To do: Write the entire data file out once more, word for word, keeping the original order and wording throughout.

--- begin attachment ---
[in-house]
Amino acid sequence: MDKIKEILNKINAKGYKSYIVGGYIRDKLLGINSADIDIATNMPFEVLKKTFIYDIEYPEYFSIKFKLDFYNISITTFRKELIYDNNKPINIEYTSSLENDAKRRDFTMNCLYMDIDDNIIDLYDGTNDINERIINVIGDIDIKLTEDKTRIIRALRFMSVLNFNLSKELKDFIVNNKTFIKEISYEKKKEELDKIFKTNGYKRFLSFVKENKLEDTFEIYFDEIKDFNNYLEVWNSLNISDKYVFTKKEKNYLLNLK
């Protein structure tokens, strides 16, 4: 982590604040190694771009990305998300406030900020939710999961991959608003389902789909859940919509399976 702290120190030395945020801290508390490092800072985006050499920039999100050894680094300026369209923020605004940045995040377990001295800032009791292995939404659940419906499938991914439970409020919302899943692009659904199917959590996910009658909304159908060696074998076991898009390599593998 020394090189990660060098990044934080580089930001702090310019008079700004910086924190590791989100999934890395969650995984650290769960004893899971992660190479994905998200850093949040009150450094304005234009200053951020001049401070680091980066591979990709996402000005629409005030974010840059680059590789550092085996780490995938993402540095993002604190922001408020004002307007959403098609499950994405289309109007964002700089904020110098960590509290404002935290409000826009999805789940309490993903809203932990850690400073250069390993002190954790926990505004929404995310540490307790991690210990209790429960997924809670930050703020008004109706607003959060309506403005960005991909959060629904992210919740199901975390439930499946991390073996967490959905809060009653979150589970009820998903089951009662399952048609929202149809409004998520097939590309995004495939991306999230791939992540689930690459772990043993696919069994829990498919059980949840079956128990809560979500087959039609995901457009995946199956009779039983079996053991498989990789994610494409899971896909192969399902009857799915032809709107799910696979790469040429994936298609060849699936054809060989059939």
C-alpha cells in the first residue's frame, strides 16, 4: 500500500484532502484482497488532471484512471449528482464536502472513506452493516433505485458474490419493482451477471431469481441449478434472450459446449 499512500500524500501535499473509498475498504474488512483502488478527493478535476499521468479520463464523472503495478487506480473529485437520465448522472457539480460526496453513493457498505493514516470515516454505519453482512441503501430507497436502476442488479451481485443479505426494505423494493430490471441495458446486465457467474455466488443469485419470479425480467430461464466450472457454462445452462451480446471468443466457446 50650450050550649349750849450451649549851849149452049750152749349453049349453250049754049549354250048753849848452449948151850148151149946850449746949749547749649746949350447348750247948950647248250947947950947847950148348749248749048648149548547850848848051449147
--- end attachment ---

[in-house]
Amino acid sequence: MDKIKEILNKINAKGYKSYIVGGYIRDKLLGINSADIDIATNMPFEVLKKTFIYDIEYPEYFSIKFKLDFYNISITTFRKELIYDNNKPINIEYTSSLENDAKRRDFTMNCLYMDIDDNIIDLYDGTNDINERIINVIGDIDIKLTEDKTRIIRALRFMSVLNFNLSKELKDFIVNNKTFIKEISYEKKKEELDKIFKTNGYKRFLSFVKENKLEDTFEIYFDEIKDFNNYLEVWNSLNISDKYVFTKKEKNYLLNLK
């Protein structure tokens, strides 16, 4: 982590604040190694771009990305998300406030900020939710999961991959608003389902789909859940919509399976 702290120190030395945020801290508390490092800072985006050499920039999100050894680094300026369209923020605004940045995040377990001295800032009791292995939404659940419906499938991914439970409020919302899943692009659904199917959590996910009658909304159908060696074998076991898009390599593998 020394090189990660060098990044934080580089930001702090310019008079700004910086924190590791989100999934890395969650995984650290769960004893899971992660190479994905998200850093949040009150450094304005234009200053951020001049401070680091980066591979990709996402000005629409005030974010840059680059590789550092085996780490995938993402540095993002604190922001408020004002307007959403098609499950994405289309109007964002700089904020110098960590509290404002935290409000826009999805789940309490993903809203932990850690400073250069390993002190954790926990505004929404995310540490307790991690210990209790429960997924809670930050703020008004109706607003959060309506403005960005991909959060629904992210919740199901975390439930499946991390073996967490959905809060009653979150589970009820998903089951009662399952048609929202149809409004998520097939590309995004495939991306999230791939992540689930690459772990043993696919069994829990498919059980949840079956128990809560979500087959039609995901457009995946199956009779039983079996053991498989990789994610494409899971896909192969399902009857799915032809709107799910696979790469040429994936298609060849699936054809060989059939």
C-alpha cells in the first residue's frame, strides 16, 4: 500500500484532502484482497488532471484512471449528482464536502472513506452493516433505485458474490419493482451477471431469481441449478434472450459446449 499512500500524500501535499473509498475498504474488512483502488478527493478535476499521468479520463464523472503495478487506480473529485437520465448522472457539480460526496453513493457498505493514516470515516454505519453482512441503501430507497436502476442488479451481485443479505426494505423494493430490471441495458446486465457467474455466488443469485419470479425480467430461464466450472457454462445452462451480446471468443466457446 50650450050550649349750849450451649549851849149452049750152749349453049349453250049754049549354250048753849848452449948151850148151149946850449746949749547749649746949350447348750247948950647248250947947950947847950148348749248749048648149548547850848848051449147